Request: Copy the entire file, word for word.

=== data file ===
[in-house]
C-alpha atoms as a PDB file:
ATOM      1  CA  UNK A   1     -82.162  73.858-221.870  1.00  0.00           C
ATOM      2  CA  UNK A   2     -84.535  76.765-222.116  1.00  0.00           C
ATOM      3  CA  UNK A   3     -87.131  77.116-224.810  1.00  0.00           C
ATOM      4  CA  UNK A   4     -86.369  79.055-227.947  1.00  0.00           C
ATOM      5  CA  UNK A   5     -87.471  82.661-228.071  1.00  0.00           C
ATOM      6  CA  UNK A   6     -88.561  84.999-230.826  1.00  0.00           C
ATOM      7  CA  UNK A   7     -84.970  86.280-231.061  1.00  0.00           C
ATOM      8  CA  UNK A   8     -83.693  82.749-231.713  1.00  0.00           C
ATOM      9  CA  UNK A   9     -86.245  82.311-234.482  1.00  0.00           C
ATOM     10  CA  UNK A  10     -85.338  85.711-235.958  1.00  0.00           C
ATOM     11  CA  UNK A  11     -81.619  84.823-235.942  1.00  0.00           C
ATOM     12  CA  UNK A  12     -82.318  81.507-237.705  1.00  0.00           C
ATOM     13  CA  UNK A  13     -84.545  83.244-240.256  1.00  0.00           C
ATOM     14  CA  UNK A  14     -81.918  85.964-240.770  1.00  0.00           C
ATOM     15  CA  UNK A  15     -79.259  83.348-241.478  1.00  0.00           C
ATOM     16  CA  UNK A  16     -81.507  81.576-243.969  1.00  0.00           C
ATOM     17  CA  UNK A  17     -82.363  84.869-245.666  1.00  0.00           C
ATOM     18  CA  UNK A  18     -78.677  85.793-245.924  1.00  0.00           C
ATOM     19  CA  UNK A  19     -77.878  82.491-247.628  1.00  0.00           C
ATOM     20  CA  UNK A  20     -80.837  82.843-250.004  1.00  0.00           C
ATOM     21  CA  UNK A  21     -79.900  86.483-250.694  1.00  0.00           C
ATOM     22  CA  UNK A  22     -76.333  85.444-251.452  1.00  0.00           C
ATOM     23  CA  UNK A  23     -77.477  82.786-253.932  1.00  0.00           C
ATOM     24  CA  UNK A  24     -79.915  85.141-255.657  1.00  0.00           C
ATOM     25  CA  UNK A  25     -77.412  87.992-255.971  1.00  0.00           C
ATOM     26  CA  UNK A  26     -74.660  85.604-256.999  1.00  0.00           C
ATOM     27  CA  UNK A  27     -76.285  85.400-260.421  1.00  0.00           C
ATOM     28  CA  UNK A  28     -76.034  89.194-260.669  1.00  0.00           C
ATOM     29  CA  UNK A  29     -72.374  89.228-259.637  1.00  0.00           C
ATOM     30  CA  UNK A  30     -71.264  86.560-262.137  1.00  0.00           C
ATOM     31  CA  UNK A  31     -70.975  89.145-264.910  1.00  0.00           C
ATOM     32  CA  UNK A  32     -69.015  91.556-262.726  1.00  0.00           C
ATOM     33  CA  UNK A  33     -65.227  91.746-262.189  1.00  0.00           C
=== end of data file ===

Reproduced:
[in-house]
C-alpha atoms as a PDB file:
ATOM      1  CA  UNK A   1     -82.162  73.858-221.870  1.00  0.00           C
ATOM      2  CA  UNK A   2     -84.535  76.765-222.116  1.00  0.00           C
ATOM      3  CA  UNK A   3     -87.131  77.116-224.810  1.00  0.00           C
ATOM      4  CA  UNK A   4     -86.369  79.055-227.947  1.00  0.00           C
ATOM      5  CA  UNK A   5     -87.471  82.661-228.071  1.00  0.00           C
ATOM      6  CA  UNK A   6     -88.561  84.999-230.826  1.00  0.00           C
ATOM      7  CA  UNK A   7     -84.970  86.280-231.061  1.00  0.00           C
ATOM      8  CA  UNK A   8     -83.693  82.749-231.713  1.00  0.00           C
ATOM      9  CA  UNK A   9     -86.245  82.311-234.482  1.00  0.00           C
ATOM     10  CA  UNK A  10     -85.338  85.711-235.958  1.00  0.00           C
ATOM     11  CA  UNK A  11     -81.619  84.823-235.942  1.00  0.00           C
ATOM     12  CA  UNK A  12     -82.318  81.507-237.705  1.00  0.00           C
ATOM     13  CA  UNK A  13     -84.545  83.244-240.256  1.00  0.00           C
ATOM     14  CA  UNK A  14     -81.918  85.964-240.770  1.00  0.00           C
ATOM     15  CA  UNK A  15     -79.259  83.348-241.478  1.00  0.00           C
ATOM     16  CA  UNK A  16     -81.507  81.576-243.969  1.00  0.00           C
ATOM     17  CA  UNK A  17     -82.363  84.869-245.666  1.00  0.00           C
ATOM     18  CA  UNK A  18     -78.677  85.793-245.924  1.00  0.00           C
ATOM     19  CA  UNK A  19     -77.878  82.491-247.628  1.00  0.00           C
ATOM     20  CA  UNK A  20     -80.837  82.843-250.004  1.00  0.00           C
ATOM     21  CA  UNK A  21     -79.900  86.483-250.694  1.00  0.00           C
ATOM     22  CA  UNK A  22     -76.333  85.444-251.452  1.00  0.00           C
ATOM     23  CA  UNK A  23     -77.477  82.786-253.932  1.00  0.00           C
ATOM     24  CA  UNK A  24     -79.915  85.141-255.657  1.00  0.00           C
ATOM     25  CA  UNK A  25     -77.412  87.992-255.971  1.00  0.00           C
ATOM     26  CA  UNK A  26     -74.660  85.604-256.999  1.00  0.00           C
ATOM     27  CA  UNK A  27     -76.285  85.400-260.421  1.00  0.00           C
ATOM     28  CA  UNK A  28     -76.034  89.194-260.669  1.00  0.00           C
ATOM     29  CA  UNK A  29     -72.374  89.228-259.637  1.00  0.00           C
ATOM     30  CA  UNK A  30     -71.264  86.560-262.137  1.00  0.00           C
ATOM     31  CA  UNK A  31     -70.975  89.145-264.910  1.00  0.00           C
ATOM     32  CA  UNK A  32     -69.015  91.556-262.726  1.00  0.00           C
ATOM     33  CA  UNK A  33     -65.227  91.746-262.189  1.00  0.00           C